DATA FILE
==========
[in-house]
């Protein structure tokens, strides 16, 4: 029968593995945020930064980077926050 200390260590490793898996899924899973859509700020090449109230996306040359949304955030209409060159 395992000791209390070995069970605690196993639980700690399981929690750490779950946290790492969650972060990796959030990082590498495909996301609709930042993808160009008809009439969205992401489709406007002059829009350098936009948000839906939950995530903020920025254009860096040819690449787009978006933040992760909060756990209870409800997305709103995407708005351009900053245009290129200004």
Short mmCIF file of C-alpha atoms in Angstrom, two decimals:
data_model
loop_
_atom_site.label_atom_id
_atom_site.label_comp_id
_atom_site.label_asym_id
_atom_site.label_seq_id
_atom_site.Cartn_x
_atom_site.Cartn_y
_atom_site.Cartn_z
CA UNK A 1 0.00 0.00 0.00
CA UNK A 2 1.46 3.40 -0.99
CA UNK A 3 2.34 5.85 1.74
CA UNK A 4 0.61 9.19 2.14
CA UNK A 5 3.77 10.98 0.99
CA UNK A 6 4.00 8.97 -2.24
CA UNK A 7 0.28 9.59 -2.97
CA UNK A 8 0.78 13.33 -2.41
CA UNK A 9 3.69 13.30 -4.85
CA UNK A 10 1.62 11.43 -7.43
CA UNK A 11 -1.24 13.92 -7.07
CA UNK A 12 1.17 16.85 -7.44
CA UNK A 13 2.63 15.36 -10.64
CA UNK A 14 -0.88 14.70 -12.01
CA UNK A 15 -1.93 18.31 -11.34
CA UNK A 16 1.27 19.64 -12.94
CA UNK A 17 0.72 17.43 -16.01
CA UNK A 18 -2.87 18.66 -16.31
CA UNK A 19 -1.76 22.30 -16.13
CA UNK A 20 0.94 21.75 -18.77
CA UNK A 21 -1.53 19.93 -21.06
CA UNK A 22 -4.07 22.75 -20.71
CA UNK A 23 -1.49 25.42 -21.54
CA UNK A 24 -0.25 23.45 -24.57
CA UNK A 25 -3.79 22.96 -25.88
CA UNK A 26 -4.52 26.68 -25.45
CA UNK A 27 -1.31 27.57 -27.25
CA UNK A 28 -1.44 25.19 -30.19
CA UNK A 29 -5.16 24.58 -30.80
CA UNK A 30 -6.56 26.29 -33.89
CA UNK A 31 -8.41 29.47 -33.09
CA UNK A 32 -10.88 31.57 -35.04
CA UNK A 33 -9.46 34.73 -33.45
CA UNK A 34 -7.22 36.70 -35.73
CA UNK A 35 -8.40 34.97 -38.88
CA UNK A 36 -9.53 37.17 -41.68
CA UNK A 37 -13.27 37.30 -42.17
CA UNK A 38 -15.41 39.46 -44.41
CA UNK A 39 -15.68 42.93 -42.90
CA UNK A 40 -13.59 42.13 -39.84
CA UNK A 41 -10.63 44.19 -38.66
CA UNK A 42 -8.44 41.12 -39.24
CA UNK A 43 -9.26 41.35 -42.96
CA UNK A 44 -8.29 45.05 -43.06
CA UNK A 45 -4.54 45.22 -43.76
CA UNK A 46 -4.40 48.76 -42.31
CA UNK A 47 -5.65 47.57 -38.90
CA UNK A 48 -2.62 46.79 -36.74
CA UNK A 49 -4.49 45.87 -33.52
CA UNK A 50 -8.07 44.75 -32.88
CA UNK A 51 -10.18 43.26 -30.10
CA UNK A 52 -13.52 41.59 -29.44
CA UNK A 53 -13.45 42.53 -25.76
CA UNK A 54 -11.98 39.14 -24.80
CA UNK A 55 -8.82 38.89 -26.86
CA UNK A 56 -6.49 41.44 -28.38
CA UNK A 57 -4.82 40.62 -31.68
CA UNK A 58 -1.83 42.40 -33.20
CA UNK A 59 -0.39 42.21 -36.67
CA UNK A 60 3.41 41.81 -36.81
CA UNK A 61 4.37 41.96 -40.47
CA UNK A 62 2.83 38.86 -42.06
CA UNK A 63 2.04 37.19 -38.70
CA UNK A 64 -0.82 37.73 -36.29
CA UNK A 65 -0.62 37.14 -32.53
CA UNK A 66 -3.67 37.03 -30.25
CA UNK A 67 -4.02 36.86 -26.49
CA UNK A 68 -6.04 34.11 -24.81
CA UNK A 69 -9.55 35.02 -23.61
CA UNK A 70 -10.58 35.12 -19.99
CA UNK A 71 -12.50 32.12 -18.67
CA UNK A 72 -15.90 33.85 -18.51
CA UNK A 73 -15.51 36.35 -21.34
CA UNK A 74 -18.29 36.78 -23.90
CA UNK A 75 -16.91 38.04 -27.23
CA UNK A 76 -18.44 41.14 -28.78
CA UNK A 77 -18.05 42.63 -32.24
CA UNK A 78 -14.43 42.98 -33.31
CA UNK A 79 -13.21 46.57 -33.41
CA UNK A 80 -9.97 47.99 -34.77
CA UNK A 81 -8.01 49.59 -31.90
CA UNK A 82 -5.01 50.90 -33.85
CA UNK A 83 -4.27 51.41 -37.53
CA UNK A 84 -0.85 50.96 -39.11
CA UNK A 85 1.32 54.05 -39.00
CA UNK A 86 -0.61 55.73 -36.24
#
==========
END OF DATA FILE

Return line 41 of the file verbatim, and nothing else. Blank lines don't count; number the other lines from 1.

CA UNK A 29 -5.16 24.58 -30.80